GETTING READY

July 1942-April 1943

Activation
The US determined that it would dedicate its forces to the defeat of Germany before Japan. This meant beefing up the Army Air Force, and deploying a great part of it to the European Theatre of Operations.
  • East Anglia was converted into the world's largest aircraft carrier.
  • The organization task force was lead by General Ira Eaker
  • The 96th was one of many B-17 and or B-24 outfits activated, trained and deployed.
  • The 96th was organized in August of 1942 after several earlier organizational starts.
  • Group Commander Lt. Colonel Archie Old Jr. was appointed as the 96th first Commander.
  • Colonel Alexander S. Moffett was right hand man for all four of the 96ths commanders.
  • Master Sergeant Woodrow Hilton was appointed chief clerk of operations.
Organization
  • WW1 veterans , professional soldiers and newly trained men from Salt Lake City and Boise formed the early nucleus of the 96th.
  • They would soon be joined by Americans being drafted and those still in cadet and enlisted training schools.
  • Transfers from the 29BG also joined them.
Training:Boise
  • At Boise,crews destined to become the 96th were given "First Phase" training.
  • This consisted of checking out pilots and copilots and individual crew member training in the skills required for the performance of their respective jobs.
  • Units of bomber crews were molded into teams.
  • The initial organization which began in Boise was transferred to Walla Walla on August 30, 1942.
  • 36 crews of air echelon of the 96th departed Gowen Field Boise on August 31, 1942
  • Crews left by troop train and troop flight.
  • Leaving Boise split personnel from their wives. The commander, "Archie", informed that wives must go home because there would be no time for wives in the coming months.
Training: Walla Walla
  • 500 men from Salt Lake City, "the cream of the crop" chosen by Colonel Moffet and his team, joined the Boise group going to Walla Walla.
  • Eventually 20 % of the 96th came from the 29th Bomb Group and the remaining 80% came from the Salt Lake replacement pool.
  • At Walla Walla, the 91st Bomb Group was ending its over seas training when the 96th group was arriving. In addition the base was still under construction. This lead to crowding, confusion and frustration.
  • M/Sgt Woodrow Hilton and his personnel staff were in charge of personnel relations, social activities etc.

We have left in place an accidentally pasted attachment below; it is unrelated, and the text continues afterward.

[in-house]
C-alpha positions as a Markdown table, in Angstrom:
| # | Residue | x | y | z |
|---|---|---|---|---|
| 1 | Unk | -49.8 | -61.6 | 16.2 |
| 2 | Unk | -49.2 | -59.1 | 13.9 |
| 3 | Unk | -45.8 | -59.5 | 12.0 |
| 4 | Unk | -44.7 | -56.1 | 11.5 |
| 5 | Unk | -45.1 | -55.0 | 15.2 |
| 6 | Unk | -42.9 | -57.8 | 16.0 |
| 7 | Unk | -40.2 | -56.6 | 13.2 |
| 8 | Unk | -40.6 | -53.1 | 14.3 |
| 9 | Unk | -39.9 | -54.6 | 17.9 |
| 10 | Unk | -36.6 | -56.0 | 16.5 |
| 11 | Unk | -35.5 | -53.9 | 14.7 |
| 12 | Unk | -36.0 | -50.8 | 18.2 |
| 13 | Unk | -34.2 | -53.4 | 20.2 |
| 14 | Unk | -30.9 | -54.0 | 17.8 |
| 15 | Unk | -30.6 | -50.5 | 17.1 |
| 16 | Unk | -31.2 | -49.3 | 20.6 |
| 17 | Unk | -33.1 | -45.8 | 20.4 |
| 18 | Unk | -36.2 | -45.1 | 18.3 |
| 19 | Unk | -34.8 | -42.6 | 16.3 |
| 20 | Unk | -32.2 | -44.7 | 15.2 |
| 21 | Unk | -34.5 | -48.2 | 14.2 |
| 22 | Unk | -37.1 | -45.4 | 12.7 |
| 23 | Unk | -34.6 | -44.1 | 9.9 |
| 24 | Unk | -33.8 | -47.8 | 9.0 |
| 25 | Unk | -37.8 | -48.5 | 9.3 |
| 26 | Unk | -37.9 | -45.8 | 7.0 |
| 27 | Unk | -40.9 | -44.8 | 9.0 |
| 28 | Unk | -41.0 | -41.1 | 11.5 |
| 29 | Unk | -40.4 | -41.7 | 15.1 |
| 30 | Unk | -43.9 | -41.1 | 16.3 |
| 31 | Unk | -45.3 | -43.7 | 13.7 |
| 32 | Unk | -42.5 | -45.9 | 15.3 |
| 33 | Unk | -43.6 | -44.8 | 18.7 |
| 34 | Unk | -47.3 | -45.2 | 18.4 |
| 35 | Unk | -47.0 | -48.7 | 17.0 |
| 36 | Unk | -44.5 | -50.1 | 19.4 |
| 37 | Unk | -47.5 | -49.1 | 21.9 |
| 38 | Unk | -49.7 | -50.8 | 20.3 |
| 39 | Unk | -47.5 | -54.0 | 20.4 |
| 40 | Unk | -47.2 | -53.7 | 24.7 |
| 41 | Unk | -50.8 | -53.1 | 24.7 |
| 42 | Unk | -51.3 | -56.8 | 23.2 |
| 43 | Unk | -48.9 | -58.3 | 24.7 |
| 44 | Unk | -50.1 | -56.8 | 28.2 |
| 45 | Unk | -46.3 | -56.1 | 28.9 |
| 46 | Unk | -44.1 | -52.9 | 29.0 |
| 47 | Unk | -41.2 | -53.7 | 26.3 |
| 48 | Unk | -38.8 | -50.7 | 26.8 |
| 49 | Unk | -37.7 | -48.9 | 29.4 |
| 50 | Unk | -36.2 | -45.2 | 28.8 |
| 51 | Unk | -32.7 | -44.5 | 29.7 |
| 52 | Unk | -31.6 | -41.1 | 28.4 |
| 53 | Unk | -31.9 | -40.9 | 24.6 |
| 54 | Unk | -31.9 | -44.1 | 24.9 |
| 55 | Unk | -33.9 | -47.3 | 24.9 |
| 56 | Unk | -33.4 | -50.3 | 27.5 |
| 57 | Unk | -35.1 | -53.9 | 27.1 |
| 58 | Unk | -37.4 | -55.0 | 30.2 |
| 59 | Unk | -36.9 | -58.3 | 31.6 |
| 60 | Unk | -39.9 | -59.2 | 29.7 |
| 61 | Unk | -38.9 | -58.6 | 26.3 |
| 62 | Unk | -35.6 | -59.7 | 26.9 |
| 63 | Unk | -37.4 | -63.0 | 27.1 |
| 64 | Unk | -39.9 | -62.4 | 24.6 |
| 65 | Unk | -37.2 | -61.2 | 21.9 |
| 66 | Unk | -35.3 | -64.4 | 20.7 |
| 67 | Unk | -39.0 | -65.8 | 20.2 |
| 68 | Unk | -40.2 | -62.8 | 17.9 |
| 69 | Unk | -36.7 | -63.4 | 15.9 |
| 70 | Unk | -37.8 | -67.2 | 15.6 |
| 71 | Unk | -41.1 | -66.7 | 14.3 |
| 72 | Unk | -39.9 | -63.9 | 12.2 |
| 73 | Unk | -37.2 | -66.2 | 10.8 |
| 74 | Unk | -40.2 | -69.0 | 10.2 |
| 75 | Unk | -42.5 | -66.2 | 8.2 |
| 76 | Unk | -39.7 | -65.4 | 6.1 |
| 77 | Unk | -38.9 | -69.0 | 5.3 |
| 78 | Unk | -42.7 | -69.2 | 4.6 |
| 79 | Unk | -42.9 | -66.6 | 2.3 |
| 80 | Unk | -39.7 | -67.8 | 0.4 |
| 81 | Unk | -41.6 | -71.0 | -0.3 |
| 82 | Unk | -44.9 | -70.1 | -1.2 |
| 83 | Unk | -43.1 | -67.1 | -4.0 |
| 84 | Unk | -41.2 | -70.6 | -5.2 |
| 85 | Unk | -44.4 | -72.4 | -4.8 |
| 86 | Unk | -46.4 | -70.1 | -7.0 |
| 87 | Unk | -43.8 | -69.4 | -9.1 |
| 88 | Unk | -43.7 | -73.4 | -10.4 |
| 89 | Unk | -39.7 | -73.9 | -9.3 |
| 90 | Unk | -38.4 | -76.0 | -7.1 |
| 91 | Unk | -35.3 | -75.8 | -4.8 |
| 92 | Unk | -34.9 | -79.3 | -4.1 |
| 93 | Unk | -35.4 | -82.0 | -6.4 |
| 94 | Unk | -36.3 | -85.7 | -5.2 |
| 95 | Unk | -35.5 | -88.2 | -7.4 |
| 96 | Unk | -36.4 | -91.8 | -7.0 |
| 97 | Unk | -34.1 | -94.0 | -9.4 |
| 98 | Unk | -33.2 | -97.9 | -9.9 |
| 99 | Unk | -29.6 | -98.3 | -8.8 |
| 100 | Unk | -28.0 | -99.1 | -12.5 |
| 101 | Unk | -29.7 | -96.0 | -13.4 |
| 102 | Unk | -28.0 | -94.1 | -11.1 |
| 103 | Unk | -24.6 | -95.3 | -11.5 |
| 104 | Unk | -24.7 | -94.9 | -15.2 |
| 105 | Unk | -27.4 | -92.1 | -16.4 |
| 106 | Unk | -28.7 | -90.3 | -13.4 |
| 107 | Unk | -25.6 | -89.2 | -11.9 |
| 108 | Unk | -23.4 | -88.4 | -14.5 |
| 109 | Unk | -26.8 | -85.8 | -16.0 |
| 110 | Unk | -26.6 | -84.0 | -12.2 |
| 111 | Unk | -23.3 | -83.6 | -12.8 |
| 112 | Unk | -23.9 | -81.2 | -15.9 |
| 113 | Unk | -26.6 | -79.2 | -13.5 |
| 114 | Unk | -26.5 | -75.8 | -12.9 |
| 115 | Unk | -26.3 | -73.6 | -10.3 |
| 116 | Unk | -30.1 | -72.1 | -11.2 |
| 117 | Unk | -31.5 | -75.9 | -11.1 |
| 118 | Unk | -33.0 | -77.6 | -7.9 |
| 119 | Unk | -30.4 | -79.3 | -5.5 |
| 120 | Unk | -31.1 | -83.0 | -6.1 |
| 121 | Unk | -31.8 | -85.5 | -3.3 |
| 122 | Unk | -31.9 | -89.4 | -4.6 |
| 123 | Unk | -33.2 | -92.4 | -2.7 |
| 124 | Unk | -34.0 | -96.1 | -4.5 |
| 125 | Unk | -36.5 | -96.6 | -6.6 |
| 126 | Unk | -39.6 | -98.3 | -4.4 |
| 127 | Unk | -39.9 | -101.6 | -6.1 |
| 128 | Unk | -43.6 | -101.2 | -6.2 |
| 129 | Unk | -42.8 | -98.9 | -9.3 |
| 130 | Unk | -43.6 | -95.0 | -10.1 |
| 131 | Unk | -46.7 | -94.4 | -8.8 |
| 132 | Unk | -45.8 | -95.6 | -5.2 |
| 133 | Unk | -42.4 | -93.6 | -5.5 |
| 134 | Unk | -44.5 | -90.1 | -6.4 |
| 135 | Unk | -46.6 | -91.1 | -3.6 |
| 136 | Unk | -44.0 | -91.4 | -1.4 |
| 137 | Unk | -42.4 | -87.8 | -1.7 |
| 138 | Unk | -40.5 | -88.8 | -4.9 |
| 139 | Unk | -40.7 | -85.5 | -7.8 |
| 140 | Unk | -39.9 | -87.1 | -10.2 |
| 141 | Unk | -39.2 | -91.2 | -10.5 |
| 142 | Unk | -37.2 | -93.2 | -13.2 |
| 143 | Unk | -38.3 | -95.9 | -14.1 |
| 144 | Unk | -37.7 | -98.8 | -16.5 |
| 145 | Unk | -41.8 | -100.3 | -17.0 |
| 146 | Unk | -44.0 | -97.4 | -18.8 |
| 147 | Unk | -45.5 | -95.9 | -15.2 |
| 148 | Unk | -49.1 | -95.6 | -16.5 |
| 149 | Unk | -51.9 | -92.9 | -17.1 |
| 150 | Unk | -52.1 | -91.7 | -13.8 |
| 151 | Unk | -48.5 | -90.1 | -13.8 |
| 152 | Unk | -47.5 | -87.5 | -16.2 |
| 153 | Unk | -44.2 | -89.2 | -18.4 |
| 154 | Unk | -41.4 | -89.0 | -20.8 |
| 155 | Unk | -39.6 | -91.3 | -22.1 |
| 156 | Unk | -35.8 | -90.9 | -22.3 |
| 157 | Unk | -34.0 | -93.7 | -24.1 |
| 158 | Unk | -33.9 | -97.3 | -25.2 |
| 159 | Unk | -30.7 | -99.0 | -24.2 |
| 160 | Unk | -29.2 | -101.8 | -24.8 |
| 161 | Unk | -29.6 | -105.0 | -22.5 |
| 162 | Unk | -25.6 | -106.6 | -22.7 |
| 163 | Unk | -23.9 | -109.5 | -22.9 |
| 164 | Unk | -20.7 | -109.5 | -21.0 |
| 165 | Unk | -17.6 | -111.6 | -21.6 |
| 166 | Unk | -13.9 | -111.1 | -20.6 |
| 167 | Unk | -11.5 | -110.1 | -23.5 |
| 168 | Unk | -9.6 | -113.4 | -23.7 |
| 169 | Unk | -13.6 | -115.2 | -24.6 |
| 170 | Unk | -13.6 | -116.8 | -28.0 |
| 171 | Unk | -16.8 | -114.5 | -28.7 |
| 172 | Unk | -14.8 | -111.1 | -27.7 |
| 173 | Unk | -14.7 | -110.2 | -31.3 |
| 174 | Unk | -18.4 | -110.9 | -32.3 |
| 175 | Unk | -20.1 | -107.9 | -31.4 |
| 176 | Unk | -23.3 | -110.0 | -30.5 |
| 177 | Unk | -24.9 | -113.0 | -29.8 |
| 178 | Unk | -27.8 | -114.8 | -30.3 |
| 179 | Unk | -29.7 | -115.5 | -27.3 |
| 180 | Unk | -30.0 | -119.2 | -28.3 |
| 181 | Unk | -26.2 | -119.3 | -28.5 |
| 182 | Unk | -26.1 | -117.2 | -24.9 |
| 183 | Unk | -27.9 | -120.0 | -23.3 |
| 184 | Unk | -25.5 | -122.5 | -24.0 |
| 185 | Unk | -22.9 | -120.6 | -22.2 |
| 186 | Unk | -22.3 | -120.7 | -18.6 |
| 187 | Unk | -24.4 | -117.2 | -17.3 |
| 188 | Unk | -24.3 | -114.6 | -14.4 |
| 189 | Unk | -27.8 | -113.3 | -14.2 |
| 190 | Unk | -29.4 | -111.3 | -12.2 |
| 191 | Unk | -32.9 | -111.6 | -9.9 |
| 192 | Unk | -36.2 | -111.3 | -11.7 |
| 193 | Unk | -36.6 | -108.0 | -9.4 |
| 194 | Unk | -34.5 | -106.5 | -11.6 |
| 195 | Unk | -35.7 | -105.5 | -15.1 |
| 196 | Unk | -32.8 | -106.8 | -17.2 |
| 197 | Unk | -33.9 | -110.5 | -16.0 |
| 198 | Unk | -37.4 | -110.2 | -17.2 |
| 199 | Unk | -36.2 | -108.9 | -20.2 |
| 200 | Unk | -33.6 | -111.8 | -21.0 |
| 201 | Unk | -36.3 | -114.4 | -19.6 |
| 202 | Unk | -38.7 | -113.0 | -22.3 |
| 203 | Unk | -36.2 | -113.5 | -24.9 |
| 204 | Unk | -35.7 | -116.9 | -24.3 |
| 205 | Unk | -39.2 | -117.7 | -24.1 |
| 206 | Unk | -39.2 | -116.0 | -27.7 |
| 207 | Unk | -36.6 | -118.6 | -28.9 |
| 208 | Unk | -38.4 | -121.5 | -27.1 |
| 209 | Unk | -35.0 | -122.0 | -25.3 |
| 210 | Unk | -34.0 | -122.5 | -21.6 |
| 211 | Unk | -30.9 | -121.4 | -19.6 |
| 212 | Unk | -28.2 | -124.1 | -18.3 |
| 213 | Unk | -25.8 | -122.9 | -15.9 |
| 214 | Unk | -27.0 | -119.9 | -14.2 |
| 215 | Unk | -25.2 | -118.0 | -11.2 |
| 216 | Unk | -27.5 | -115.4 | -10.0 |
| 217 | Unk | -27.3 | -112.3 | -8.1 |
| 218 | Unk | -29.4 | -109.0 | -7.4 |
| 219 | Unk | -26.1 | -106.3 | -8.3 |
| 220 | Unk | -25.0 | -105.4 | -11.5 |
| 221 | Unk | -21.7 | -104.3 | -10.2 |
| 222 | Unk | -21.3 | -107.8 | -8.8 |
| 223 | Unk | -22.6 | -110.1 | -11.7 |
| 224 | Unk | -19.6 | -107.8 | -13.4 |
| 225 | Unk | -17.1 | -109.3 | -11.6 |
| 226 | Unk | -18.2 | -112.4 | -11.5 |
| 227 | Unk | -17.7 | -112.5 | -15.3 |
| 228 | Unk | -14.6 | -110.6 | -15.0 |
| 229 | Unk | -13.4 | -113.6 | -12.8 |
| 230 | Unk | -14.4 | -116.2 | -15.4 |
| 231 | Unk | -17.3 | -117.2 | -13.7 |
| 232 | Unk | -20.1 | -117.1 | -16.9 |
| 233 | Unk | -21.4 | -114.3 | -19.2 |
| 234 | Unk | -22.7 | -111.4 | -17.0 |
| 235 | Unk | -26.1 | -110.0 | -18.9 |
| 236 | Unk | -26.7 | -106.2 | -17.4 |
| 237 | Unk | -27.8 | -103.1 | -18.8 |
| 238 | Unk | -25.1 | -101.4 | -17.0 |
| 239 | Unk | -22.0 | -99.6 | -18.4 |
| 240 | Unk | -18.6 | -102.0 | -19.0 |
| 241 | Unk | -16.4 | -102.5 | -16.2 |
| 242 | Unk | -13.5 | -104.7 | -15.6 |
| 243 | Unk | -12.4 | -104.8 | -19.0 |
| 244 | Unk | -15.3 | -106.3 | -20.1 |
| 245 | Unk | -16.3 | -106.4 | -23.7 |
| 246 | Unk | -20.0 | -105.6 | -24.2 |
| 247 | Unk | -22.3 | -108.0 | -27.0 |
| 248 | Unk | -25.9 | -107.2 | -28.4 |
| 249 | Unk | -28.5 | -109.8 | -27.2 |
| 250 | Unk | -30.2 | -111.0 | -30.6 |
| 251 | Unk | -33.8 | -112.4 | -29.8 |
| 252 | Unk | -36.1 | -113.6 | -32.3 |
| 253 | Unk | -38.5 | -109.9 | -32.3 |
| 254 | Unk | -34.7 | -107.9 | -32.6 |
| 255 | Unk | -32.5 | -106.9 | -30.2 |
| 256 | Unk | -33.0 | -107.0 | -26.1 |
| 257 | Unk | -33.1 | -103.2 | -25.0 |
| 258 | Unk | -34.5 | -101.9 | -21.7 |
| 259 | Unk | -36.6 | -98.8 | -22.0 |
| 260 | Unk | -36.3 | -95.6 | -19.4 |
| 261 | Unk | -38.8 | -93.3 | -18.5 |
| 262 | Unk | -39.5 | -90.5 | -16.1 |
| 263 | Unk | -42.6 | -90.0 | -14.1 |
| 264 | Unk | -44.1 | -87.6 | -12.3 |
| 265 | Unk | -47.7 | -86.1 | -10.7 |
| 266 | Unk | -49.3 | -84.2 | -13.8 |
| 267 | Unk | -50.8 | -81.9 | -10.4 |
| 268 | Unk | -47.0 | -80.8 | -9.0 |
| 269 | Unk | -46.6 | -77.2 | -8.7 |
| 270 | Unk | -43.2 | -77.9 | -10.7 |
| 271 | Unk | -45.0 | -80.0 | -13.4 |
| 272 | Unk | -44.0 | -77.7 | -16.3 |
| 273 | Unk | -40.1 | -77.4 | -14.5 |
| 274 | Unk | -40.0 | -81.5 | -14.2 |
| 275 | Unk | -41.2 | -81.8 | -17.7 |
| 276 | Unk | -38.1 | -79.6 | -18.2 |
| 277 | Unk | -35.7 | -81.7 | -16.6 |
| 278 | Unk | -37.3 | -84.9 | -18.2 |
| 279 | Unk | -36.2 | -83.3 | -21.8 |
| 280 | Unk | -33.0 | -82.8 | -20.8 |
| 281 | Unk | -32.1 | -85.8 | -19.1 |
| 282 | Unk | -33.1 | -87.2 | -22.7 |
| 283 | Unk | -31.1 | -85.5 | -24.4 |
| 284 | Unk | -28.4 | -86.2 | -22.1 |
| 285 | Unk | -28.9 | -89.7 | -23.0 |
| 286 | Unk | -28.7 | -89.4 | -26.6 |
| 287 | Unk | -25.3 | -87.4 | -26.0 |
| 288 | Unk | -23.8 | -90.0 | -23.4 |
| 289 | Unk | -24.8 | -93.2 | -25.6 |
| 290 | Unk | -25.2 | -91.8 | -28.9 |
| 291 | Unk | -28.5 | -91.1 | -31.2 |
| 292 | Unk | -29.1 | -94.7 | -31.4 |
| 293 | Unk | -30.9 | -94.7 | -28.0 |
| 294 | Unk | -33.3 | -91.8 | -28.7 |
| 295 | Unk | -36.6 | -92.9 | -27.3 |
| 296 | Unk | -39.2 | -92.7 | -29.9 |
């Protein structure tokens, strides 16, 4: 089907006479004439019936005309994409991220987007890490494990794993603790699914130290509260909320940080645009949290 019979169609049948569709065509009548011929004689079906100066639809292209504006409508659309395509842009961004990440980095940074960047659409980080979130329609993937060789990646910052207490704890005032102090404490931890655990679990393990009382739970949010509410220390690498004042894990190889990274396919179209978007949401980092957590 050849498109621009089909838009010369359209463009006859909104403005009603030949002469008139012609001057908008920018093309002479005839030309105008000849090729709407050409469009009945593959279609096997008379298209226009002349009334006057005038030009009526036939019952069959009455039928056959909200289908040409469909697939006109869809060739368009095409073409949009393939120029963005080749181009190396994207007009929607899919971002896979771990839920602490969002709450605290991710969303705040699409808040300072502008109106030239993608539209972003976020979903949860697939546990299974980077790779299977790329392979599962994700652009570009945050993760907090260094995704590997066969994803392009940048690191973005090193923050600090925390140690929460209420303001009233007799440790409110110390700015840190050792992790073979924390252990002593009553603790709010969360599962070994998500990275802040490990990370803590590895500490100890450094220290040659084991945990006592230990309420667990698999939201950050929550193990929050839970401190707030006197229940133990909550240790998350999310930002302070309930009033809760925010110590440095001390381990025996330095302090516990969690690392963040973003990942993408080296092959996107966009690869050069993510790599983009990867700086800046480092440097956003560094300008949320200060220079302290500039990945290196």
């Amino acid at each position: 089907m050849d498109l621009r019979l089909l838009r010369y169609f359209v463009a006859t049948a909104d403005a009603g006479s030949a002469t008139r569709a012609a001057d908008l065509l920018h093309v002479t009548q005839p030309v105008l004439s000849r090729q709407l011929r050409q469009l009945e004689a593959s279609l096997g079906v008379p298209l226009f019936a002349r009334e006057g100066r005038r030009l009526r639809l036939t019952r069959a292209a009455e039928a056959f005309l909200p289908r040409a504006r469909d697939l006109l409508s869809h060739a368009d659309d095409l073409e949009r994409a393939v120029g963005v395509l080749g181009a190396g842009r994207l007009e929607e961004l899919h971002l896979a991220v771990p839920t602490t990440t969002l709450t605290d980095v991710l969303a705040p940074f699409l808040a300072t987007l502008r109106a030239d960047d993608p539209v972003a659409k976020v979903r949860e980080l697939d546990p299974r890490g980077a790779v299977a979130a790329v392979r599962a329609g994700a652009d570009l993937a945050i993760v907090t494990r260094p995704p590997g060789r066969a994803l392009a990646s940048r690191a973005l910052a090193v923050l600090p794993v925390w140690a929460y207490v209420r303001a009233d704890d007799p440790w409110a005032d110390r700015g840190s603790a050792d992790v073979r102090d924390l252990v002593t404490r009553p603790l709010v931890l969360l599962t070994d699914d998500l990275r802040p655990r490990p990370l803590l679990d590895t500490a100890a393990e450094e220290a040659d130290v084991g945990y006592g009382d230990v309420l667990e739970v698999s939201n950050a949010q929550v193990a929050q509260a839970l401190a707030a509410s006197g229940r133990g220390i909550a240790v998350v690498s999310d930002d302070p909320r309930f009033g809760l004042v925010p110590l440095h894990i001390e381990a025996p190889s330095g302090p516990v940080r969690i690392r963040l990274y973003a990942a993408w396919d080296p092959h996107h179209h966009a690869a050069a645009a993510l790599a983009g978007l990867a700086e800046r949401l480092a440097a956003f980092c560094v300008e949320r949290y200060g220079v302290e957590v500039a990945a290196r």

• Crowded conditions, packed schedules, hours of rigorous training made for demanding and tiring conditions for all.
  • Negative conditions included rumored hostility from the town of Walla Walla itself as well as rumors of spying and sabotage on the base.
  • In spite of this, it was at Walla Walla that Ground Exec. Moffet stated that the 96th had the potential of being a "clicking outfit" as it earned honors in the Second Air Force.
  • Colonel Archie J Old Jr assumes command of the base bombardment group. His approach was direct and at times grueling.
  • Training at the base included Second Phase Training and emphasized formation flying and aerial gunnery.
Training: Rapid City
  • Lt Col Archie J Old Jr continues as Group Commander
  • The 96th was first to occupy the air base.
  • Third phase of combat training is begun. This emphasizes navigational flights, formation flights and general polishing for combat efficiency. Flights over large bodies of water and long distances were also taught. Much practice bombing was on the daily agenda.
  • The 96th is told that it would remain in the States for more than a year in order to train combat crews for overseas.
  • The 96th is introduced to clusters of B-17 groups for training with a provisional commander
  • Training for these groups was to start in Pocatello Idaho.
Training: Pocatello, Idaho
  • Base of operation was not established.
  • Construction was 50% complete, runways not completed when they arrived.
  • Temperature often dipped to 15 degrees and barracks and buildings were made of tarpaper.
  • Blizzards and storms were common and cold was a problem.
  • Wives were able to visit.
  • End of November the 96th group was relieved of its training duties and was freed for combat. Its overseas training would continue.
  • The "Great Jap Scare" occurred on December 3. In that event the group was put on standby because they were told that a Japanese Fleet was feared to be approaching the West Coast. There was some question about whether this was a drill or a real scare.
  • On January 3, 1943 the group began leaving for a new base in a warmer climate, Peyote, Texas.
  • The 19th Bomber Group Units travel to Peyote with the 96th.
Training: Peyote, Texas
  • It was hot, dusty , flat, isolated and poor......the group found no real improvement in environment.
  • Soldiers called it "the a-hole of the universe!"
  • Every one started calling it "Rattlesnake Army Air Base"!
  • The 96th maintenance group worked hard to keep three bomb groups worth of planes in operation.
  • Very little work for navigators.
  • Desert training was rigorous.
  • March 14, 1943 air echelon left Peyote, 337th and 413th squadrons for Walker, Kansas; 338th and 339th for Salina, Kansas. Here they would receive new B-17s and fly them into some theater of operations.
Deployment
  • Occurred in three Phases. First air echelon by flight, then Advance Party by flight(Moffet the leader) and then ground echelon by troop carrier( the rougher mode of transportation).
  • The first overseas base was Grafton Underwood. Weather was rainy and cold. Air Echelon arrives on April 14.
  • Ground Echelon arrives in May at Andrews Field in Essex. They would have to wait longer to unite with flight crews.
  • Crews nicknamed there new aircraft and eventually would do the nose art when united with the ground crews.
  • Twenty Four months of combat were about to begin.
Data - "Snetterton Falcons - the 96th BG in WWII - Robert Doherty & Geoffrey Ward"
6/12/2006